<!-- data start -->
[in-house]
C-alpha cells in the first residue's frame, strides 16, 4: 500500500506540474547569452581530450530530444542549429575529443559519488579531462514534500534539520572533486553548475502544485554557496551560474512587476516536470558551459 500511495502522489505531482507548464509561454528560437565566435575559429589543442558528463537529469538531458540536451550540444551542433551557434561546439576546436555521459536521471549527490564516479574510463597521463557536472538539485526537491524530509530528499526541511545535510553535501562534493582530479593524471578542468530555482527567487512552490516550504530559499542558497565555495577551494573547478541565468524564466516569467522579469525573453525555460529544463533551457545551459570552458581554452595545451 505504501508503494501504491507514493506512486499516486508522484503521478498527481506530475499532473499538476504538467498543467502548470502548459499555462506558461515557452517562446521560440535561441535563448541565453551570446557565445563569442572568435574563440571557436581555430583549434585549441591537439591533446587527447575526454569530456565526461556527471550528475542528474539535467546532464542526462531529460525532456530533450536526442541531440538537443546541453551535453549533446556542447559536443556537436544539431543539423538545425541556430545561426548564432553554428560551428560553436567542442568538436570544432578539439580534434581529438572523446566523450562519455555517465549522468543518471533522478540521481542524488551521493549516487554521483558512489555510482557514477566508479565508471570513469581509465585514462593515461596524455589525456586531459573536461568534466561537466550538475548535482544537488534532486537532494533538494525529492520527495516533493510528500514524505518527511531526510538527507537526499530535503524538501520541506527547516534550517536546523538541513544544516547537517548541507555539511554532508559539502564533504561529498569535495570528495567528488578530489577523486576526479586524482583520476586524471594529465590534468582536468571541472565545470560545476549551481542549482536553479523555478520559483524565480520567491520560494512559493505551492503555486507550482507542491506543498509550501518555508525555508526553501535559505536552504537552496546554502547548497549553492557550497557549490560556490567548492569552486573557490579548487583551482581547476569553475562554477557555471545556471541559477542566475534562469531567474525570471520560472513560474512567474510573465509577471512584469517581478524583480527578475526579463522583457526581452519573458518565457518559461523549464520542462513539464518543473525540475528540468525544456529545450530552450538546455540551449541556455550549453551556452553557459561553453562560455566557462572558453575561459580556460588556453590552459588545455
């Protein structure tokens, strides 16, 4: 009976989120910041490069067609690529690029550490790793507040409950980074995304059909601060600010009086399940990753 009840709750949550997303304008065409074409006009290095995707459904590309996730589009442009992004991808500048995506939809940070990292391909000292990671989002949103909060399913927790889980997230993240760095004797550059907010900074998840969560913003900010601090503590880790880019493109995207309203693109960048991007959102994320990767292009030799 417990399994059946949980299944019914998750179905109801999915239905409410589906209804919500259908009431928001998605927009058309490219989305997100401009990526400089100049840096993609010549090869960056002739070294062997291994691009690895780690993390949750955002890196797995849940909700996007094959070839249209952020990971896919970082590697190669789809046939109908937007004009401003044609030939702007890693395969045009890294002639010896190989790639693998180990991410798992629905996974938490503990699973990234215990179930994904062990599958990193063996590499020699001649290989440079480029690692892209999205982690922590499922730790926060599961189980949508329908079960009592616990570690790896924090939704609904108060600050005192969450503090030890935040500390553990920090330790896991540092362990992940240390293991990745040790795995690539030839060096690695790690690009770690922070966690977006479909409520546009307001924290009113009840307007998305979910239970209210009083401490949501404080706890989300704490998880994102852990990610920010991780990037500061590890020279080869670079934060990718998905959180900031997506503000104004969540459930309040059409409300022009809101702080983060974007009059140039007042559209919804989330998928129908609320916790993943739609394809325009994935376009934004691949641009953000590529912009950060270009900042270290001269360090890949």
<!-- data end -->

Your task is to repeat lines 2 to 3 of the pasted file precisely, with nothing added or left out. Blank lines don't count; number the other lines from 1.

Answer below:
C-alpha cells in the first residue's frame, strides 16, 4: 500500500506540474547569452581530450530530444542549429575529443559519488579531462514534500534539520572533486553548475502544485554557496551560474512587476516536470558551459 500511495502522489505531482507548464509561454528560437565566435575559429589543442558528463537529469538531458540536451550540444551542433551557434561546439576546436555521459536521471549527490564516479574510463597521463557536472538539485526537491524530509530528499526541511545535510553535501562534493582530479593524471578542468530555482527567487512552490516550504530559499542558497565555495577551494573547478541565468524564466516569467522579469525573453525555460529544463533551457545551459570552458581554452595545451 505504501508503494501504491507514493506512486499516486508522484503521478498527481506530475499532473499538476504538467498543467502548470502548459499555462506558461515557452517562446521560440535561441535563448541565453551570446557565445563569442572568435574563440571557436581555430583549434585549441591537439591533446587527447575526454569530456565526461556527471550528475542528474539535467546532464542526462531529460525532456530533450536526442541531440538537443546541453551535453549533446556542447559536443556537436544539431543539423538545425541556430545561426548564432553554428560551428560553436567542442568538436570544432578539439580534434581529438572523446566523450562519455555517465549522468543518471533522478540521481542524488551521493549516487554521483558512489555510482557514477566508479565508471570513469581509465585514462593515461596524455589525456586531459573536461568534466561537466550538475548535482544537488534532486537532494533538494525529492520527495516533493510528500514524505518527511531526510538527507537526499530535503524538501520541506527547516534550517536546523538541513544544516547537517548541507555539511554532508559539502564533504561529498569535495570528495567528488578530489577523486576526479586524482583520476586524471594529465590534468582536468571541472565545470560545476549551481542549482536553479523555478520559483524565480520567491520560494512559493505551492503555486507550482507542491506543498509550501518555508525555508526553501535559505536552504537552496546554502547548497549553492557550497557549490560556490567548492569552486573557490579548487583551482581547476569553475562554477557555471545556471541559477542566475534562469531567474525570471520560472513560474512567474510573465509577471512584469517581478524583480527578475526579463522583457526581452519573458518565457518559461523549464520542462513539464518543473525540475528540468525544456529545450530552450538546455540551449541556455550549453551556452553557459561553453562560455566557462572558453575561459580556460588556453590552459588545455
């Protein structure tokens, strides 16, 4: 009976989120910041490069067609690529690029550490790793507040409950980074995304059909601060600010009086399940990753 009840709750949550997303304008065409074409006009290095995707459904590309996730589009442009992004991808500048995506939809940070990292391909000292990671989002949103909060399913927790889980997230993240760095004797550059907010900074998840969560913003900010601090503590880790880019493109995207309203693109960048991007959102994320990767292009030799 417990399994059946949980299944019914998750179905109801999915239905409410589906209804919500259908009431928001998605927009058309490219989305997100401009990526400089100049840096993609010549090869960056002739070294062997291994691009690895780690993390949750955002890196797995849940909700996007094959070839249209952020990971896919970082590697190669789809046939109908937007004009401003044609030939702007890693395969045009890294002639010896190989790639693998180990991410798992629905996974938490503990699973990234215990179930994904062990599958990193063996590499020699001649290989440079480029690692892209999205982690922590499922730790926060599961189980949508329908079960009592616990570690790896924090939704609904108060600050005192969450503090030890935040500390553990920090330790896991540092362990992940240390293991990745040790795995690539030839060096690695790690690009770690922070966690977006479909409520546009307001924290009113009840307007998305979910239970209210009083401490949501404080706890989300704490998880994102852990990610920010991780990037500061590890020279080869670079934060990718998905959180900031997506503000104004969540459930309040059409409300022009809101702080983060974007009059140039007042559209919804989330998928129908609320916790993943739609394809325009994935376009934004691949641009953000590529912009950060270009900042270290001269360090890949």